The debate over construction of the Euro and Economic and Monetary Union is once again extremely topical. We must look find the reason for this renewed interest from among the most important threats to the European common project: Brexit and the twist in US foreign policy. The result of the French elections means this may be the time to move forward; and also for Spain to join the hard core that seeks a response to the most important issues for the future of Europe.
"The dead you kill are in good health". Before starting writing these lines, I wanted to be sure of the origin of this well-known phrase, which I remembered having heard in a performance of "The Revenge of Don Mendo", back in my distant school days. I never did, since I have found attributions of this phrase or similar that arrive at the beginning of XVIIth Century. Two centuries later, John Stuart Mill and other economists delved into topics that are again and again, such as theories of sacrifice and tax escalation, single tax versus multiple taxes, and saving's double taxation. These subjects, despite of being given repeatedly by dead and finished, once again enjoy good health again and again.
This Sunday, the French will vote in round 1 of the presidential elections. The anti-European proposals of most candidates are of concern to global economic players, as revealed by the slight rebound in the French public debt risk premium. Macroeconomic indicators do not appear to justify the social unrest suggested by the major strength of the intention to vote for extreme political options. Against this backdrop, the EU once again holds its breath because without France there is no Europe.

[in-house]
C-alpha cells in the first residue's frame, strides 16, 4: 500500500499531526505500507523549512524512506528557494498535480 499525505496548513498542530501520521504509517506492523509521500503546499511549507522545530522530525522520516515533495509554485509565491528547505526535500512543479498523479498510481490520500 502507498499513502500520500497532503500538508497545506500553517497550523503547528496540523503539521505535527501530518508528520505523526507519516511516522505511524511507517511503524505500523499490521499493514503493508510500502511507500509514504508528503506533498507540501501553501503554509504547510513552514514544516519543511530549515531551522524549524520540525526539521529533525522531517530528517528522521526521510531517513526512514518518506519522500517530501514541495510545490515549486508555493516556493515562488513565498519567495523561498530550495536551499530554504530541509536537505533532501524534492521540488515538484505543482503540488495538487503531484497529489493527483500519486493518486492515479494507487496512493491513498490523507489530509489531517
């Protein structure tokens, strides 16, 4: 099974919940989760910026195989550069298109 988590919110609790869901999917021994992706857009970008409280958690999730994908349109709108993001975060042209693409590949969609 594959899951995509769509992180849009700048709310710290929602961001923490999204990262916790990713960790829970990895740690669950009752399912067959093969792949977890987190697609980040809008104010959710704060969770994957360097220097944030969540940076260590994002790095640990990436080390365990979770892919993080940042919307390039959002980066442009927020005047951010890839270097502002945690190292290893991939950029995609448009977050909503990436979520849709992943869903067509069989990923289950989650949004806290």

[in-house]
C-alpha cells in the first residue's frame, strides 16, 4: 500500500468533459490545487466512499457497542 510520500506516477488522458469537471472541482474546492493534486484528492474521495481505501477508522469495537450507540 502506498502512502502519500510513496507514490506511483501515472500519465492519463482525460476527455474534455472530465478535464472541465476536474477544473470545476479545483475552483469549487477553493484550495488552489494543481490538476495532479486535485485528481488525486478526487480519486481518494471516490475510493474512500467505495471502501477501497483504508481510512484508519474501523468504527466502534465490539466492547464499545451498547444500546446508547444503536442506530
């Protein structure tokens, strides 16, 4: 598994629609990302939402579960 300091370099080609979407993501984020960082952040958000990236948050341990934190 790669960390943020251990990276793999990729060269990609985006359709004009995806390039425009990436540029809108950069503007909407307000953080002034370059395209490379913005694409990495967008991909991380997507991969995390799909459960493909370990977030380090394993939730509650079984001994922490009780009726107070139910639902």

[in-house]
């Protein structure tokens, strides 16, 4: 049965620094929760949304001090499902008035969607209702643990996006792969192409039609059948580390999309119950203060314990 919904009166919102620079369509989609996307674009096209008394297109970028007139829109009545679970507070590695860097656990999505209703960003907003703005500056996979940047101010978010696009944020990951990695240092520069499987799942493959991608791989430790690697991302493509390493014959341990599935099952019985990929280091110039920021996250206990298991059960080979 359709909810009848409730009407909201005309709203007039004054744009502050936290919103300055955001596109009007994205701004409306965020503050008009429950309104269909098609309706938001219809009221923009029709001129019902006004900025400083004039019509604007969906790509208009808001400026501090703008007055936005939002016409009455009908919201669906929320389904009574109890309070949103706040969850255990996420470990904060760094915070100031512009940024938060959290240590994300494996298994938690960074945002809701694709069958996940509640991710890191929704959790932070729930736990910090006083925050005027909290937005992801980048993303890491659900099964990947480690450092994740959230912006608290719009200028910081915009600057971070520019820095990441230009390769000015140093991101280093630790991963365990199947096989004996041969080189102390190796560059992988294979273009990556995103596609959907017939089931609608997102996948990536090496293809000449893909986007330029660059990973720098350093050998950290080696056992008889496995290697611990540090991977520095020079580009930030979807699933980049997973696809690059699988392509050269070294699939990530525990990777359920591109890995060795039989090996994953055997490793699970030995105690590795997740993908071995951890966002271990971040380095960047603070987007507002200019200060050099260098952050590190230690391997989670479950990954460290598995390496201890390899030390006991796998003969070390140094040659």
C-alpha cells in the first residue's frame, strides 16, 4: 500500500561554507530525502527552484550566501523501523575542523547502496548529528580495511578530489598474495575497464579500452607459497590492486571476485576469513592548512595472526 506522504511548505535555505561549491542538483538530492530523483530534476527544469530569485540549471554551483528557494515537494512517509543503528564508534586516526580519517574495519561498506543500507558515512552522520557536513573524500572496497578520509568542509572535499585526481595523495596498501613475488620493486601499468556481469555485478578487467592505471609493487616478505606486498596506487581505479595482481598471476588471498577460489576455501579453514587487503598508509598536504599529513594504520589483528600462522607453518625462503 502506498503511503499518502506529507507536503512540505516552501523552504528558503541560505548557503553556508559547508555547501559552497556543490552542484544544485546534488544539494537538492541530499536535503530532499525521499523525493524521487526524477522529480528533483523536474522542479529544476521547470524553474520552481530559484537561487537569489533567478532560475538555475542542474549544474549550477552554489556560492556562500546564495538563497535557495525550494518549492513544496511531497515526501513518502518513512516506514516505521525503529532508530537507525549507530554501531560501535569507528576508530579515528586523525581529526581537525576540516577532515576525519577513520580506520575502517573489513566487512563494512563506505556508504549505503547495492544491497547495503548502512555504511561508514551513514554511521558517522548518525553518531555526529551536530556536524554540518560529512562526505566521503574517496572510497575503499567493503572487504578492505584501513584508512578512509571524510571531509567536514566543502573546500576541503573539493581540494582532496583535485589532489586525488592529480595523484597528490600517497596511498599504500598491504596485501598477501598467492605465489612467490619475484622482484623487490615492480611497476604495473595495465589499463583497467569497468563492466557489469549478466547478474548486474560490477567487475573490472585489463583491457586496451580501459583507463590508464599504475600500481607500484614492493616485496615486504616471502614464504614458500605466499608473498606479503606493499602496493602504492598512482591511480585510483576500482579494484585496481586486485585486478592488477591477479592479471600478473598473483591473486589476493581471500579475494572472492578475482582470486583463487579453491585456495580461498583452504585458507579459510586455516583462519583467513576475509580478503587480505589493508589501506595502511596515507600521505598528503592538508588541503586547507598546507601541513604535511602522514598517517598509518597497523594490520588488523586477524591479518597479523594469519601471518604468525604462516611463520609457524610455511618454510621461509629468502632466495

After the lengthy period experienced by the Spanish economy since the end of 2013 with a moderate and even negative performance of prices, with a fall in prices of 1.1% posted in April 2016, the year-on-year Consumer Price Index (CPI) in January and in February was 3%, which implied a significant acceleration in price increases. This is largely due to the energy component of the CPI, which will gradually moderate as the year progresses, closing 2017 with average inflation of 2.2, according to estimates by Equipo Económico. This return of inflation, however, has not been risk free.
The real estate market in Spain is in a bullish mood and continues steadily on the path of recovery and sustainable growth, after having undergone an important adjustment in the last decade, both in terms of volume and prices. Thus, during the past year, home sales experienced growth of 13.6% to attain 403,866 transactions, making three consecutive years of upward trend. The challenge facing the real estate sector is, in any case, twofold: stabilizing the sector and avoiding the mistakes and excesses committed in the past. Therefore, recovery must be prudent, sustained and gradual throughout 2017.